Many of the services that are being developed as part of the ‘semantic web’ are necessarily works in progress, but they all contribute to extending the success of this burgeoning area of technology. There are plenty more popping up all the time, but for the purposes of this post I have loosely grouped some prominent sites into specialities – social networking, search and browsing – before briefly explaining their uses.
UPDATE (Aug 7 ’08): The Annual Survey of Journalism & Mass Communication Graduates suggests employment opportunities and salaries are not affected.
J-schools are generally set up to prepare students for the mainstream news industry: print and broadcasting, with a growing focus on those industries’ online arms. There’s just one small problem. That industry isn’t exactly splashing out on job ads at the moment…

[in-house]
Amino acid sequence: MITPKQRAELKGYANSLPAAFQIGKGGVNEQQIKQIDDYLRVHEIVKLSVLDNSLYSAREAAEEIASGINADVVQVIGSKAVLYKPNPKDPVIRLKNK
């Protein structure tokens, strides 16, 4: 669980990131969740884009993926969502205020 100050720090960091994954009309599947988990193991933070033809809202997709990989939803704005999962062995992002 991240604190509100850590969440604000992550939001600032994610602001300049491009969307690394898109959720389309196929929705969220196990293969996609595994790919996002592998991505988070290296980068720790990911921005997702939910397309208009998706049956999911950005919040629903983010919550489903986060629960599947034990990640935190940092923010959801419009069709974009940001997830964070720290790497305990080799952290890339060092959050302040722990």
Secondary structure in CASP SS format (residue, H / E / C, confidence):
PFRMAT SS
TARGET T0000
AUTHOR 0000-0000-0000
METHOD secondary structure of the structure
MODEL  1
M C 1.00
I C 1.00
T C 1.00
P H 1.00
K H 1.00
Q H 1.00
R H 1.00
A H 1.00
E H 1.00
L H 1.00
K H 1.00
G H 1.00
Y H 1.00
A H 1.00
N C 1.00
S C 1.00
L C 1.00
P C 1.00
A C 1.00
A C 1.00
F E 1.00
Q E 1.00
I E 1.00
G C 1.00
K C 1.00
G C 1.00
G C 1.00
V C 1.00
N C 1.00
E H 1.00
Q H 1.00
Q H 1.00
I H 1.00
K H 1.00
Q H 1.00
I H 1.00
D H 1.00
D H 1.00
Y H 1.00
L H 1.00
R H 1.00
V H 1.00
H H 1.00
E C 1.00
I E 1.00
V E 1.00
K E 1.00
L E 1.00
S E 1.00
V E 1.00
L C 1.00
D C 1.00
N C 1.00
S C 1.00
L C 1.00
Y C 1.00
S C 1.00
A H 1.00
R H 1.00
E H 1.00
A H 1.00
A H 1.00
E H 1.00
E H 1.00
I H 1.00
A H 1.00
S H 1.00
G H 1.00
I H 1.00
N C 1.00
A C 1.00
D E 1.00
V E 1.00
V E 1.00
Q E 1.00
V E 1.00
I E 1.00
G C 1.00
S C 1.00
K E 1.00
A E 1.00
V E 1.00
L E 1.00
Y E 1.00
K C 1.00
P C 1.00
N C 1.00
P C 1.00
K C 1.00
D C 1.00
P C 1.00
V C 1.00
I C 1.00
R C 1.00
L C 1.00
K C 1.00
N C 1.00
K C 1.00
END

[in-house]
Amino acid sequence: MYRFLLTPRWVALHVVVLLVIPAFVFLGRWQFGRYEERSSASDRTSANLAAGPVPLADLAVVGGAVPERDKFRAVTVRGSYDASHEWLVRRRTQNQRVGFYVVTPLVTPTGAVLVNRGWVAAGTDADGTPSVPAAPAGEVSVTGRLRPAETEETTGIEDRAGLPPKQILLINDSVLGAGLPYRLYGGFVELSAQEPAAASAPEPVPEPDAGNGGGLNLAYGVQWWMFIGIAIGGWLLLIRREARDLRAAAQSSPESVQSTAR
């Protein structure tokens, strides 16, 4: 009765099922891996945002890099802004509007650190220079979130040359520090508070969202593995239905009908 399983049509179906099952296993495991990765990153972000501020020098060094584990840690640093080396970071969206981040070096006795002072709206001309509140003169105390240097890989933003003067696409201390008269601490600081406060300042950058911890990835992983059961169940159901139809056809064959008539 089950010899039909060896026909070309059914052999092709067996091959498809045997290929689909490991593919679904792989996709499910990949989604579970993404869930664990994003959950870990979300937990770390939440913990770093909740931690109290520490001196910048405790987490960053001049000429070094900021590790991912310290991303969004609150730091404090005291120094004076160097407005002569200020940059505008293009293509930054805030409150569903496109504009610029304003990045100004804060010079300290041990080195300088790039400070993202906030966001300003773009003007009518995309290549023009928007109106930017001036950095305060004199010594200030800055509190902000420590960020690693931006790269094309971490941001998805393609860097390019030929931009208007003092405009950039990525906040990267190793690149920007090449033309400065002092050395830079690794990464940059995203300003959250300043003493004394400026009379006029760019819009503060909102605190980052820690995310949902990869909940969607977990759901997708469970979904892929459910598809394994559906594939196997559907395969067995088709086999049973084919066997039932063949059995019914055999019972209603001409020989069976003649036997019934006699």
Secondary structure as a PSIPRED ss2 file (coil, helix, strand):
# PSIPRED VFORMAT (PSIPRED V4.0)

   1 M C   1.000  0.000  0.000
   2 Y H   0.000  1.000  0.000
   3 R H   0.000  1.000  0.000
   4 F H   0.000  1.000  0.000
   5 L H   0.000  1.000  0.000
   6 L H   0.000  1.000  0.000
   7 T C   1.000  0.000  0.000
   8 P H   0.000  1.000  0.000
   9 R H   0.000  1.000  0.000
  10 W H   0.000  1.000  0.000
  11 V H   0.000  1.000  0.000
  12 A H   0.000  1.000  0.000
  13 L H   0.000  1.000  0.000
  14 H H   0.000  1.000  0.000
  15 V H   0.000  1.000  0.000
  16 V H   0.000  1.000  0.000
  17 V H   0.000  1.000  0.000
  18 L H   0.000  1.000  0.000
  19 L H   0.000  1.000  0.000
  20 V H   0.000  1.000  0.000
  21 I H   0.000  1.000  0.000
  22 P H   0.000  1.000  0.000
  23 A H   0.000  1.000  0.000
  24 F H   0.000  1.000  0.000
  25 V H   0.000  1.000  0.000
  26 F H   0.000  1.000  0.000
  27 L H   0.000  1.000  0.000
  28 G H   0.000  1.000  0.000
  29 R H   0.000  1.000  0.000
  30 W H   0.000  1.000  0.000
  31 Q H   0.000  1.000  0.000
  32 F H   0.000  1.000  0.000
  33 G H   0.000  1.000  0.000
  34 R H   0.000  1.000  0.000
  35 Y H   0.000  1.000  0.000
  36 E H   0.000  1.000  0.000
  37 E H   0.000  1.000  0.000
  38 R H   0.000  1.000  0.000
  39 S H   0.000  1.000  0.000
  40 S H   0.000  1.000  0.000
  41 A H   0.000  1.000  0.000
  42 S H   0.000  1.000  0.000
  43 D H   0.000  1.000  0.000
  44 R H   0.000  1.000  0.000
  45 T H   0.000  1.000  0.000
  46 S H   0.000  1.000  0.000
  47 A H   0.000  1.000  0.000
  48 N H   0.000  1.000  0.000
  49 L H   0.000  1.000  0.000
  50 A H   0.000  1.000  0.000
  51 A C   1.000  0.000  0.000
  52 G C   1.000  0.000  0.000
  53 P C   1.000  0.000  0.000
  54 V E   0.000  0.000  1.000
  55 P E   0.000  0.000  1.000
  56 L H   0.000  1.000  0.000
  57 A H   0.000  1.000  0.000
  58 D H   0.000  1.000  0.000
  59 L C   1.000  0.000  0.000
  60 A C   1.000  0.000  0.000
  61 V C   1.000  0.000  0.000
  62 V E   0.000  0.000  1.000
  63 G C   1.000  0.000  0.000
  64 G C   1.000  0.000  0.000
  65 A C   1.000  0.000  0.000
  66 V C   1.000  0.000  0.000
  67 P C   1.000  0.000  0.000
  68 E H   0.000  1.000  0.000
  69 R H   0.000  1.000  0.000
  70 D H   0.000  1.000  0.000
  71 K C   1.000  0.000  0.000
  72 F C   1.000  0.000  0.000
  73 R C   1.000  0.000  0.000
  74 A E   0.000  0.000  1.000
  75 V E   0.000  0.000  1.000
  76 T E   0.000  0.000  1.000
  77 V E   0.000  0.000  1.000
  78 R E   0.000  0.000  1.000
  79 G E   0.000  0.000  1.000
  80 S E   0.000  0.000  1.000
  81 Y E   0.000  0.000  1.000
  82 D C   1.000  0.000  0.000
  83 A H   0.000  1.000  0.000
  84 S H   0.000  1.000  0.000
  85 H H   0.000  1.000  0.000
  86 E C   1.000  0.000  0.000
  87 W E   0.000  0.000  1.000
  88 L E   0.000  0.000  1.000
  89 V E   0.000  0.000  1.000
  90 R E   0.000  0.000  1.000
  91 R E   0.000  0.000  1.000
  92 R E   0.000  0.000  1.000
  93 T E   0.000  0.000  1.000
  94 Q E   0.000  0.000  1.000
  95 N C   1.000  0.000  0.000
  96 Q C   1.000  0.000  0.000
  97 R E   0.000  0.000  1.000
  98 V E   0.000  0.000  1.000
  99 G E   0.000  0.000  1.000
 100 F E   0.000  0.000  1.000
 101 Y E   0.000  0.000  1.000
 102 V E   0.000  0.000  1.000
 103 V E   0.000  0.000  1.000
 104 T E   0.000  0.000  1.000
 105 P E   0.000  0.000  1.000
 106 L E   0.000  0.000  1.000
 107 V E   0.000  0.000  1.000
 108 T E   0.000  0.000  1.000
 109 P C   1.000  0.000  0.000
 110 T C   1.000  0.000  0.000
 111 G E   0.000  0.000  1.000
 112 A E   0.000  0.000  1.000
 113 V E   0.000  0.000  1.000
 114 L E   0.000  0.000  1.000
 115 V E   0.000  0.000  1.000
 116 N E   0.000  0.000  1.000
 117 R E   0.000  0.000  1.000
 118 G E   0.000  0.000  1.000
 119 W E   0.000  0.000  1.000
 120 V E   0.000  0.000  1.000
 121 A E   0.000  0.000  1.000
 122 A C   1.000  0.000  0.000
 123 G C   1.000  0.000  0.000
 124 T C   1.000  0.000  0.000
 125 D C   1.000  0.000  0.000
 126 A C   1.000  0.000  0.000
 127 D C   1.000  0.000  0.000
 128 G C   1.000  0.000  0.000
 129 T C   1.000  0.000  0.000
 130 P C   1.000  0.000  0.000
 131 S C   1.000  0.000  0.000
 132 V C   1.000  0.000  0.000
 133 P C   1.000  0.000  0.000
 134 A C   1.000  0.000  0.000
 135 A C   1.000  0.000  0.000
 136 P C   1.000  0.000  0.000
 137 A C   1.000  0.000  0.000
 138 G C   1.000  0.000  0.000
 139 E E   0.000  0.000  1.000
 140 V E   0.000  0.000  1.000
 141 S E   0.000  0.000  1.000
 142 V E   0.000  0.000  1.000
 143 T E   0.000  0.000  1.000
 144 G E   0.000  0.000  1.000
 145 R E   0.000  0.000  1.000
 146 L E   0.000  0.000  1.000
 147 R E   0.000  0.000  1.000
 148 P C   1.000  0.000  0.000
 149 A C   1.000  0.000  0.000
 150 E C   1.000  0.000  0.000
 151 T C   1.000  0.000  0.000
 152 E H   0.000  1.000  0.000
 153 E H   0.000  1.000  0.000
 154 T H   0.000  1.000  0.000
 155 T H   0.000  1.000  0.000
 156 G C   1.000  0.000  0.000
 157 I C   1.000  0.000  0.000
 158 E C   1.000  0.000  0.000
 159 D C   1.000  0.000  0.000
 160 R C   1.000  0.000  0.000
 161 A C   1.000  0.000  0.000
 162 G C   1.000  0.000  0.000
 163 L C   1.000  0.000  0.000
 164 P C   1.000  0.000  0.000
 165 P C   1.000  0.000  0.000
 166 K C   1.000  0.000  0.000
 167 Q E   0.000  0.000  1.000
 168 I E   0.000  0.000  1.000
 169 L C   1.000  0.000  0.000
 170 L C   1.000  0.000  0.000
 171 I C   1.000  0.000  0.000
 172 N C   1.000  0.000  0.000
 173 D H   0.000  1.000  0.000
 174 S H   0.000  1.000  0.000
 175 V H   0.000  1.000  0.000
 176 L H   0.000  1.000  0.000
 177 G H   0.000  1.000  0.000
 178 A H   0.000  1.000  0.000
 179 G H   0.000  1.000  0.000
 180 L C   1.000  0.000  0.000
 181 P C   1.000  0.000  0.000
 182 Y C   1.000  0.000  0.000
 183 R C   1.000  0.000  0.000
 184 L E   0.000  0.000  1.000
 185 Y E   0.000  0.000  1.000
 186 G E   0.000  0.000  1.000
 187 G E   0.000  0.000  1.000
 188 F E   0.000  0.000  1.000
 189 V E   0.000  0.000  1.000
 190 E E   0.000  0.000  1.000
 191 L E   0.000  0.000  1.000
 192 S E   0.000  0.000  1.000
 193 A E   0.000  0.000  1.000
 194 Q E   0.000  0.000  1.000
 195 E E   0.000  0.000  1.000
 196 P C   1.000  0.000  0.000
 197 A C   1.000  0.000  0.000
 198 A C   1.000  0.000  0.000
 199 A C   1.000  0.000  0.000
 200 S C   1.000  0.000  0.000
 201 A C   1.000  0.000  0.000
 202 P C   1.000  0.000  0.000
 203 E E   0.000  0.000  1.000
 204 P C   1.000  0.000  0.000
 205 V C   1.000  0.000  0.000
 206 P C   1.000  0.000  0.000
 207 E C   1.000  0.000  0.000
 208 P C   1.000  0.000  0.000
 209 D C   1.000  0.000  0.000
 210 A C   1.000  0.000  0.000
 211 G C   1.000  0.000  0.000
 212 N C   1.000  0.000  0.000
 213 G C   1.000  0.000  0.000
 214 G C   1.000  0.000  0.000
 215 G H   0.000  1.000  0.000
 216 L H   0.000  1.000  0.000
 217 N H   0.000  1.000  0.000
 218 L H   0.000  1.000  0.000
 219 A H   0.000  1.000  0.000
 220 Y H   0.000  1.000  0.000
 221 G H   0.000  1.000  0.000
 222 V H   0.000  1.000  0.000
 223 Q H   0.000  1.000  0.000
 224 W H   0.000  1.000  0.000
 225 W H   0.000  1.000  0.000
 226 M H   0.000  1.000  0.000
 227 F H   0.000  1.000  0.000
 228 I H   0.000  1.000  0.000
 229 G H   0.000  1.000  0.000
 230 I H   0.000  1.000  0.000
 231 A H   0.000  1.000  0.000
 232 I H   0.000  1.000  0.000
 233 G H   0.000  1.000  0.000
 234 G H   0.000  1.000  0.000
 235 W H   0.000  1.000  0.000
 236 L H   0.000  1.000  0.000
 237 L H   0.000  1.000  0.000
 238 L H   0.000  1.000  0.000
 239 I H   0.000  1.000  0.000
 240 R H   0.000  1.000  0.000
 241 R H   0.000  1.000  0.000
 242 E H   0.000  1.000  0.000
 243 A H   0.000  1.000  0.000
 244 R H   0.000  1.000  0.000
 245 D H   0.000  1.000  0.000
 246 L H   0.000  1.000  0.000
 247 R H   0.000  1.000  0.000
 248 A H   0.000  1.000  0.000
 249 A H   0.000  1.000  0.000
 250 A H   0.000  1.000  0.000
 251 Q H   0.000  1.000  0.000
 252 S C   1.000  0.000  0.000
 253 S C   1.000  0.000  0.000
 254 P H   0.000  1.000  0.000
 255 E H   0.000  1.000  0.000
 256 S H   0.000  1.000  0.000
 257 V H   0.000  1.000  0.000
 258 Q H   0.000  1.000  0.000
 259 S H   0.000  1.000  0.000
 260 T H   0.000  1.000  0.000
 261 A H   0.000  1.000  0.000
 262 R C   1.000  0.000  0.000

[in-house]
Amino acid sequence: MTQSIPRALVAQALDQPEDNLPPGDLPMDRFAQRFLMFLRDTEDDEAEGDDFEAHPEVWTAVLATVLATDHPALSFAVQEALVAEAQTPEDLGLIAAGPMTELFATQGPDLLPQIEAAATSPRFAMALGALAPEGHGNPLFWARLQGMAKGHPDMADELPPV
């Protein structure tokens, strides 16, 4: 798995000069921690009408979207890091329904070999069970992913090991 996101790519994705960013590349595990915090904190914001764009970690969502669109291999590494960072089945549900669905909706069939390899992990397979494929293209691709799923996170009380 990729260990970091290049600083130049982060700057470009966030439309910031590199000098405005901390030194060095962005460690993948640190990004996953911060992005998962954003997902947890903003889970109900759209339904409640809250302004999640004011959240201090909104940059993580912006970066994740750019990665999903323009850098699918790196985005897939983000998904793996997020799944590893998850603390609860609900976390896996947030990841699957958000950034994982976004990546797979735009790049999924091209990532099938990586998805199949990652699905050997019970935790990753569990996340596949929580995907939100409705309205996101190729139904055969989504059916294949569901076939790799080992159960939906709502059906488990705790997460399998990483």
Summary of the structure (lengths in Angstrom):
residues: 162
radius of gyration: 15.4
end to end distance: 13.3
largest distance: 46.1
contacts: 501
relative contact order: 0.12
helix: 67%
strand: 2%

The LA Times is cutting 150 editorial jobs and reducing pages by 15%; The Atlanta Journal-Constitution cutting nearly 200 jobs; the Wall Street Journal cutting 50 jobs; Thomson Reuters axing 140 jobs; in the UK Newsquest is outsourcing prepress work to India, while also cutting jobs in York and Brighton; Reed Business Information, Trinity Mirror and IPC are all putting a freeze on recruitment, with Trinity Mirror also cancelling its graduate training scheme and cutting subbing jobs. In the past two months almost 4,000 jobs have vanished at US newspapers (Mark Potts has this breakdown of June’s 1000 US redundancies). In the past ten years the number of journalists in the US is said to have gone down by 25%.
Given these depressing stats I’ve been conducting a form of open ‘panel discussion’ format via Seesmic with a number of journalists and academics, asking whether journalism schools ought to revisit their assumptions about graduate destinations – and therefore what they teach. The main thread is below.
The responses are worth browsing through. Here’s my attempt at a digest: Continue reading